“Conductor, come in please.” The Boss sat down in his overstuffed chair behind his ancient oak desk and grunted a little as he did so. A chuckle escaped his lips, “Oh ho ho this weight is just a little much sometimes.” He reached over and turned on the desk lamp and brushed loose snow off his lists and various sheaves of brightly colored paper.
The Conductor carefully entered. Horribly intimidated by this jolly gentleman he took his hat off holding it in both hands. “Sir, are we going out tonight?”
The man behind the desk sighed with a mix of irritation and fatigue. He looked through low brows at the sharply dressed man across the desk from him. Uniform impeccable, mustache perfectly trimmed, even his glasses gleamed with their cleanliness. He was a credit to the system and just as important as himself. His face softened suddenly and he smiled at the Conductor. “You know it must.”
The Conductor sat down in an equally overstuffed visitor’s chair. “Sir, I understand how all of this works but I can’t help but ask every year.” He fidgeted with his hat.
“I know. But really I wish you’d stop. No one wants this but it must be done.” He sat back knowing what was coming. The same act had been played out dozens of times so far.
“Can’t we change how we do things? We’ve been doing things this way for a long time and I think we should make some changes. We should have enough, elves, for our needs. We don’t need more.” He leaned forward insistently.
“We do not have enough elves. We never have enough elves. We lost over three hundred this year alone and last year we didn’t replace those losses. What you do is not only necessary to the success of the mission but the only way we can have enough workers.”
“They are so young.”
“I am aware of this!” The frustration and pressure of the nearness of the hour burned through his good cheer. “Just do the job given to you Conductor and do it well!”
The Conductor stood up. His face hard at first the suddenly softening. Across the desk the man dressed from head to foot in red looked back, sudden weariness in his eyes. “We must do what we must do sir.” The Conductor turned smartly and marched out of the office.
Santa watched the open door he had left for a long time before reaching over to his desk and picking up the watch setting in a golden cradle. Opening it he saw it was nearly time to begin the final preparations. He stood and walked through the door onto the long gangway that was suspended over the assembly floor. He walked half the gangway’s length to the launching pad and leaned over to look down.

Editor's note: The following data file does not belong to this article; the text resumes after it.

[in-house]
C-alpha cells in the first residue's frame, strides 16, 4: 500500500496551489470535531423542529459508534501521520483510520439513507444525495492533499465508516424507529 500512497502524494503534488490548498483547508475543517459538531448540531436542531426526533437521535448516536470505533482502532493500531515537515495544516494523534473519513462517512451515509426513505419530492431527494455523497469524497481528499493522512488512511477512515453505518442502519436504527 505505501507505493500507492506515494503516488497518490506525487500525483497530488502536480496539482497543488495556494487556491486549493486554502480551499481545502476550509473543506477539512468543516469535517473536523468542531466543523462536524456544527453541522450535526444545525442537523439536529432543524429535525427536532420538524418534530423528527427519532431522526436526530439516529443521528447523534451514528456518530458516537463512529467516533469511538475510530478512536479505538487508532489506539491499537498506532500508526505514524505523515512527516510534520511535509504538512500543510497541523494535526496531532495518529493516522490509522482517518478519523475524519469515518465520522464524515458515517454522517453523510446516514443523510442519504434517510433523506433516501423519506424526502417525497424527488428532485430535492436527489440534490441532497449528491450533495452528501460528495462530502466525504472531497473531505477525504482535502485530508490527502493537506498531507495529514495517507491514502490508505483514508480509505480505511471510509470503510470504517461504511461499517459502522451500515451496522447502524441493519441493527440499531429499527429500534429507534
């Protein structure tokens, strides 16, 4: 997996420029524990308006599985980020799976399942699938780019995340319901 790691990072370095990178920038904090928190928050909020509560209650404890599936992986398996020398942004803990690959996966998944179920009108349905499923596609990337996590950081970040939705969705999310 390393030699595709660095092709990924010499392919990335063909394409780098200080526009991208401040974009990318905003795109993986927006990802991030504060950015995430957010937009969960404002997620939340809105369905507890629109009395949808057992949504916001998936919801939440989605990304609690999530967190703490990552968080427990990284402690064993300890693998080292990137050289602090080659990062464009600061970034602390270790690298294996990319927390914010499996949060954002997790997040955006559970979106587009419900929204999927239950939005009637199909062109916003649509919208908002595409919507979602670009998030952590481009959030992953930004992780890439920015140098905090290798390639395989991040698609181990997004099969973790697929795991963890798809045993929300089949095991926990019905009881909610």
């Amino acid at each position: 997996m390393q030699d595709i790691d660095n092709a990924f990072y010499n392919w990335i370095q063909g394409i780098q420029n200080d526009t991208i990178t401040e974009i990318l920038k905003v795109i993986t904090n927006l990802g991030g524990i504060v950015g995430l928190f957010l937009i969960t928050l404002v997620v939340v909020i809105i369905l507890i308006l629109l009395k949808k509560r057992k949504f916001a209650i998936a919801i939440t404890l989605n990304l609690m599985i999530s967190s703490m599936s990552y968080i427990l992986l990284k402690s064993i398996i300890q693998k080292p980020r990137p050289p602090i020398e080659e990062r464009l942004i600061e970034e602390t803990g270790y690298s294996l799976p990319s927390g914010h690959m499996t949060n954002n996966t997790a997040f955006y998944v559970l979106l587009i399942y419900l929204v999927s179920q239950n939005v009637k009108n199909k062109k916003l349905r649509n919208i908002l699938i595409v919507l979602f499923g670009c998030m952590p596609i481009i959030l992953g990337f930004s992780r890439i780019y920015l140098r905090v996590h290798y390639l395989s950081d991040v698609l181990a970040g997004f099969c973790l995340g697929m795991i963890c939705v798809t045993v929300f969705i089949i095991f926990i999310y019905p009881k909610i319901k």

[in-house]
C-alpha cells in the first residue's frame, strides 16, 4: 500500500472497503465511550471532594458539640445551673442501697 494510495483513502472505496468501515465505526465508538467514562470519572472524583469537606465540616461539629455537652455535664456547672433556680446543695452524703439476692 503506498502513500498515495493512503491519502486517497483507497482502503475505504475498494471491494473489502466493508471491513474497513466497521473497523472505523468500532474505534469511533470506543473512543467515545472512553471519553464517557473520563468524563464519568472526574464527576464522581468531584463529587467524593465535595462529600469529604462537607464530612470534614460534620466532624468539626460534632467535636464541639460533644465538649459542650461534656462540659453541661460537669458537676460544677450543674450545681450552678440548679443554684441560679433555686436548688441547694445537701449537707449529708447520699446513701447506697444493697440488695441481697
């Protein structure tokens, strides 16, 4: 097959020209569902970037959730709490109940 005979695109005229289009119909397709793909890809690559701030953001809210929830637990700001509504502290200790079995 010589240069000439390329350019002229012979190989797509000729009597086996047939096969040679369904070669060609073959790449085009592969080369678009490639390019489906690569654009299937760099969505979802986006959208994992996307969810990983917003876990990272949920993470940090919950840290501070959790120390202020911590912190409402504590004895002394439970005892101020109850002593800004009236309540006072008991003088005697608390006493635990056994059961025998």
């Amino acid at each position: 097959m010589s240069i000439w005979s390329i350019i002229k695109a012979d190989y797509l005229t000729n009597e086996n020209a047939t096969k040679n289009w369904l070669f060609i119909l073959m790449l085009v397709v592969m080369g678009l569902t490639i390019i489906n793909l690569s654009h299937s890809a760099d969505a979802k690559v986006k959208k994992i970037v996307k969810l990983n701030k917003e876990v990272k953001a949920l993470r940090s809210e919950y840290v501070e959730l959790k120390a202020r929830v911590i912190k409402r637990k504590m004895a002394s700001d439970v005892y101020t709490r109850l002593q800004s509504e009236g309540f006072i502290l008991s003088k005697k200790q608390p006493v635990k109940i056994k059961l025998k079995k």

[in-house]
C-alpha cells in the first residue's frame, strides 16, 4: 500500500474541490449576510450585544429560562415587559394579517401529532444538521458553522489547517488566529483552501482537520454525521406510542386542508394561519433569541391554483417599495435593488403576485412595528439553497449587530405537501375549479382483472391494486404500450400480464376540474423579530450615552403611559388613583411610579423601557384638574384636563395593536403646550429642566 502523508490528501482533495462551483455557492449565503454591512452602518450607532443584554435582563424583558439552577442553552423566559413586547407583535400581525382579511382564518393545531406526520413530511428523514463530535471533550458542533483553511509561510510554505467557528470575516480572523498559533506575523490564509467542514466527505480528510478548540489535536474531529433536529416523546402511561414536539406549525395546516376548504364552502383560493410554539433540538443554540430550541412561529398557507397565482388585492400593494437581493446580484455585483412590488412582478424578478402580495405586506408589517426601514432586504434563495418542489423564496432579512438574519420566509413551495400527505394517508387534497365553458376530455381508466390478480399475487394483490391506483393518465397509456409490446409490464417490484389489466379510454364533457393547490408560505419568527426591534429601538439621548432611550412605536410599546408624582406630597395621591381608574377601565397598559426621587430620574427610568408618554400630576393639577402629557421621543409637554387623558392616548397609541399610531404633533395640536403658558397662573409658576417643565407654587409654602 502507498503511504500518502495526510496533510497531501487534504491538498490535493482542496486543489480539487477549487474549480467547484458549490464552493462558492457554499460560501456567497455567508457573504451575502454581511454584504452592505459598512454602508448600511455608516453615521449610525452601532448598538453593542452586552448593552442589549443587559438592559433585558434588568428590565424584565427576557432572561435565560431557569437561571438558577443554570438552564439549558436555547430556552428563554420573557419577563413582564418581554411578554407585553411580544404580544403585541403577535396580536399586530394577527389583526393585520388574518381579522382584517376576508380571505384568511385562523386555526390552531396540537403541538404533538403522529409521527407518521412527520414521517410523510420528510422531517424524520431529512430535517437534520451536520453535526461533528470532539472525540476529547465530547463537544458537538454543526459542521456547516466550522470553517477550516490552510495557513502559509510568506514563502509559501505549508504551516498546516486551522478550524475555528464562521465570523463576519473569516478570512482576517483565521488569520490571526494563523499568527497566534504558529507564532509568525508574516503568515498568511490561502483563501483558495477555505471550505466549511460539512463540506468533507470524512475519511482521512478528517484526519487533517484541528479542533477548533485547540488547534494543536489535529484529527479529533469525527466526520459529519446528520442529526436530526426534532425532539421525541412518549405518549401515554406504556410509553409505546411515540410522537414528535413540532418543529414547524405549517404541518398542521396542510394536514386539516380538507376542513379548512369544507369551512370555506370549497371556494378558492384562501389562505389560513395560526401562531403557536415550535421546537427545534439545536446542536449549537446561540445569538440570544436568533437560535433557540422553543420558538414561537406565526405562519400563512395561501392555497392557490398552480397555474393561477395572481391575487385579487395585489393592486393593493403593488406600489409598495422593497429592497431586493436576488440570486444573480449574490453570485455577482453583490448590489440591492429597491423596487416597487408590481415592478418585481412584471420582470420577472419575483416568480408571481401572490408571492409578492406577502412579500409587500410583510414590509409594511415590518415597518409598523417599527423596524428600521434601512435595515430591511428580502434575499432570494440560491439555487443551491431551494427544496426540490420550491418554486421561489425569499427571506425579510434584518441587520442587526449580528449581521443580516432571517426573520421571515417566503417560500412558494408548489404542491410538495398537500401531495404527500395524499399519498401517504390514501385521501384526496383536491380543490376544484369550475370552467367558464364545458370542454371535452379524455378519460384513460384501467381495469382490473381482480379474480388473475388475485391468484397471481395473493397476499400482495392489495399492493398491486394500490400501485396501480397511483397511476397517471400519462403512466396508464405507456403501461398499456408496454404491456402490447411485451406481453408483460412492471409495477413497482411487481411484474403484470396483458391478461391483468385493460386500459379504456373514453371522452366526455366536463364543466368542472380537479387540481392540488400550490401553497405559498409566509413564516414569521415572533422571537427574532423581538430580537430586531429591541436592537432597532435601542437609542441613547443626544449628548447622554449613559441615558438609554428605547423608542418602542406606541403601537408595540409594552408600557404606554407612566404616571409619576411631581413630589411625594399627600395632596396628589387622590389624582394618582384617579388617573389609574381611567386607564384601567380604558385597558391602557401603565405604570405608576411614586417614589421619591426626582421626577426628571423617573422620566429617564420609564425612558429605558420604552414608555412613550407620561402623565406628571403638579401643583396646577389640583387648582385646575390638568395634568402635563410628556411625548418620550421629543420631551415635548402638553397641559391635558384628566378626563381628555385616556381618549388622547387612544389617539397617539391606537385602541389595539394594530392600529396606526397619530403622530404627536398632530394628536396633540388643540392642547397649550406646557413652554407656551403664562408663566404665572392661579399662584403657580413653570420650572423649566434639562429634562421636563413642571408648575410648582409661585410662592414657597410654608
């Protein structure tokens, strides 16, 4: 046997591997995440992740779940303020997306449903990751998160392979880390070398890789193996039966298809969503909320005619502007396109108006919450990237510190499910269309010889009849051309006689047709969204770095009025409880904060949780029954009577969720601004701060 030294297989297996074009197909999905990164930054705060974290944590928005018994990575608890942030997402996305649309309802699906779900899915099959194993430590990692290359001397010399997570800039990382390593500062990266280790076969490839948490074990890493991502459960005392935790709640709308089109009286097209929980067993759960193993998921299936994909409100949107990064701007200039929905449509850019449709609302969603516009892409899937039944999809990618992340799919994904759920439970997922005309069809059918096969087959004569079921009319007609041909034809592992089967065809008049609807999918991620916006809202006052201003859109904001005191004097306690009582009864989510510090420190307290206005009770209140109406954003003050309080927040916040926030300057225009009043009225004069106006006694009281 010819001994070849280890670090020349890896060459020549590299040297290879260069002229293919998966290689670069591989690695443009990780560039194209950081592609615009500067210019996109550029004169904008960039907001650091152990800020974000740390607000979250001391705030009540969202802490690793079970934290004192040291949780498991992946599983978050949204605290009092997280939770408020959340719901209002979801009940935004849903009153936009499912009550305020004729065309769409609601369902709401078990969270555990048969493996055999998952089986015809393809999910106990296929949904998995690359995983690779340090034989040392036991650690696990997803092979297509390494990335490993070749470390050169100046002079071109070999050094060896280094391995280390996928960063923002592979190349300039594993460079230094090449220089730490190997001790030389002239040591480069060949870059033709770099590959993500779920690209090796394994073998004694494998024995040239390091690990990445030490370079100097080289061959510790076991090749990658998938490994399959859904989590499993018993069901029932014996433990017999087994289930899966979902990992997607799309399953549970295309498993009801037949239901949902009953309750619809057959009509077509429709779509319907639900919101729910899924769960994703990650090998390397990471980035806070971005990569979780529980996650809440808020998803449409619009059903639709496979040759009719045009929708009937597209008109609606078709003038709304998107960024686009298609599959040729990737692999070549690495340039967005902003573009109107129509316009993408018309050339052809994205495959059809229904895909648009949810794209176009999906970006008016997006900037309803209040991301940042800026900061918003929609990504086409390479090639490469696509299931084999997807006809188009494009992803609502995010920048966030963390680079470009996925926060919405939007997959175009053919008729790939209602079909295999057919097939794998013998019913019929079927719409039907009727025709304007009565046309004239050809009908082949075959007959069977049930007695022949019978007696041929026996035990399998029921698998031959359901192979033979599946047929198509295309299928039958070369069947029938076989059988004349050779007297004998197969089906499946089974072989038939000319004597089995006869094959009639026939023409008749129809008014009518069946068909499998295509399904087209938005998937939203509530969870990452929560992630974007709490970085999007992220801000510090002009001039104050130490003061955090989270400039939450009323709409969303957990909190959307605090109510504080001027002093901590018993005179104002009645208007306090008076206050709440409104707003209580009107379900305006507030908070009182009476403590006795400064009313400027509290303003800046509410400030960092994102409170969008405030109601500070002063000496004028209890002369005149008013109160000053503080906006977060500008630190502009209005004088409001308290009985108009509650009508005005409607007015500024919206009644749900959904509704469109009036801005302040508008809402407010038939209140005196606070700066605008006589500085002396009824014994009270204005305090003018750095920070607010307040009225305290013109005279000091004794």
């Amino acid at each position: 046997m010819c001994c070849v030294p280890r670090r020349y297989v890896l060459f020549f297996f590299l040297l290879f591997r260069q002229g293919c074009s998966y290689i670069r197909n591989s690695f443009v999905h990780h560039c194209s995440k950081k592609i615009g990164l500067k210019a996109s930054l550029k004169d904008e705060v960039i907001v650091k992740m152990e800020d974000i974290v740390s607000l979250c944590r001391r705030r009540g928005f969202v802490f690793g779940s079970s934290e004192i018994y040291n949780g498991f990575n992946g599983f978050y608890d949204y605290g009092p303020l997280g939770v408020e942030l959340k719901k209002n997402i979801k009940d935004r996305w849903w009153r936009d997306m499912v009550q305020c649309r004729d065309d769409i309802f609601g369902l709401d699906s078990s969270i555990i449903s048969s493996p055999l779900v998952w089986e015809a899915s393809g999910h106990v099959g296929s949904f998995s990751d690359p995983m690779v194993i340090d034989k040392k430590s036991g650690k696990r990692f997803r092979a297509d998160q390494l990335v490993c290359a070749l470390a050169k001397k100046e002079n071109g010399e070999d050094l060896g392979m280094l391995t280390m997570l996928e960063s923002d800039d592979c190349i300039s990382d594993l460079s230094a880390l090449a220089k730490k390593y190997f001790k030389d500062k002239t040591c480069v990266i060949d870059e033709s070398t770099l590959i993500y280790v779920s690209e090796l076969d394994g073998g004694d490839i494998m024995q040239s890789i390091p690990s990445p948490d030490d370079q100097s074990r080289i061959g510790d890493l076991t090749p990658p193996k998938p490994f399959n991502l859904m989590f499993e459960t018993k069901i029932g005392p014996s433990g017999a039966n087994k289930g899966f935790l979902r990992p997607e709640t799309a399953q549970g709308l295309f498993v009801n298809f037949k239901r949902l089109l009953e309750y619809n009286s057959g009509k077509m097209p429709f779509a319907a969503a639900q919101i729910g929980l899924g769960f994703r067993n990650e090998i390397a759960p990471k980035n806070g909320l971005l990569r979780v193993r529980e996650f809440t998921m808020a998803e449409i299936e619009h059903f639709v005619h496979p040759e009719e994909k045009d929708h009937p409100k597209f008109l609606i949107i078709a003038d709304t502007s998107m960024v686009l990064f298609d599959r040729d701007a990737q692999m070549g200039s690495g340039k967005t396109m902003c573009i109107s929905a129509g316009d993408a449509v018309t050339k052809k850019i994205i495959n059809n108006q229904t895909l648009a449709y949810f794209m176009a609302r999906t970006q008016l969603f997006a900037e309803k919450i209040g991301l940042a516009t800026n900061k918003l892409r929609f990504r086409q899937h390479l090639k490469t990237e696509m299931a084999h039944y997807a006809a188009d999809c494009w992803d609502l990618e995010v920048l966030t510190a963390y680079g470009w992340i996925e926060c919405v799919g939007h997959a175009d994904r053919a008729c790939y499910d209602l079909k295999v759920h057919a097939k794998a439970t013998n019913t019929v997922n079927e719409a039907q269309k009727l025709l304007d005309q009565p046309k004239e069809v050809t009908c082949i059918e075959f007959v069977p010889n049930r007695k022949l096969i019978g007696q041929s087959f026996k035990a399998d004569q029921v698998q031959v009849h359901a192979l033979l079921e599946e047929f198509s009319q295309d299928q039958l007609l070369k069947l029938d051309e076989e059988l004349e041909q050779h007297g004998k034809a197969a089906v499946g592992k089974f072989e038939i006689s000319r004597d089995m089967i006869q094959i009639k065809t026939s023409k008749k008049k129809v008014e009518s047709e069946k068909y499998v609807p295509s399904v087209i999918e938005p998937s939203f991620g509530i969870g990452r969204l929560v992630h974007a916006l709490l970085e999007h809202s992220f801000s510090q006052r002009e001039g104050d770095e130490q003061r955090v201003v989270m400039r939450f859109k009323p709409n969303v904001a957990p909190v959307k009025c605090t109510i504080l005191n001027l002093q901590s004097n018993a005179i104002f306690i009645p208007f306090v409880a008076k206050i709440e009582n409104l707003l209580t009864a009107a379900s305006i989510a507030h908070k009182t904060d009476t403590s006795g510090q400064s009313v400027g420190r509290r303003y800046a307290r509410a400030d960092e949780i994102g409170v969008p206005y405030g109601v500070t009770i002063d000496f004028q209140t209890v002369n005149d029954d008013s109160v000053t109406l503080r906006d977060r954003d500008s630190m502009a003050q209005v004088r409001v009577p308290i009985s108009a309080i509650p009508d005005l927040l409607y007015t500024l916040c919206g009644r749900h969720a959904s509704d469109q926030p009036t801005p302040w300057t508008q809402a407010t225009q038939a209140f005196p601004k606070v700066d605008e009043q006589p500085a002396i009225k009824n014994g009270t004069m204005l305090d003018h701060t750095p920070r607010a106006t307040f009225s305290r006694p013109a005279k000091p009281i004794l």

Below the thin and emaciated elves toiled away with the hard lumps of clay. From this tough and difficult medium the elves created all the toys and gifts that he took to the world. Only they could do it, they mined the clay from deep under the North Pole with frigid hands. Their life force poured into the clay to mold it and activate it so it became everything and anything it needs to be.
It kills them. He looked down and saw the thinnest and new it would be their last Christmas. Knew they would barely be able to finish the orders and wrapping. When he got home tomorrow night there would be dozens lying on the floor instead of in their bunks having died where they stood.
He heard footsteps on the gangway and turned to face the Conductor again. “All is ready Sir; the simulacra have been picked up and loaded. We will be setting out shortly. Wish us luck.” With that he nodded and turned to head towards the switchback stairs that would take him to the station and his train.
He bent over the rail again to look down on the elves. Even eighty feet above their little bodies he could identify several who would die soon. The sound of the train’s whistle sounded and it began its slow passage through the workshop floor. The workers stopped and looked up at it with forlorn faces knowing soon their numbers would be added to with fresh children that would transform into elves by sunrise. He knew they all could remember their former lives. He knew they still loved him even as he looked down on them and worked them to death.
He turned and walked to the other side of the gangway and watched as the Polar Express made its way out the great gate into the frigid cold. He signed again, weighted with hundreds of years of work finished and hundreds of years of work yet to do.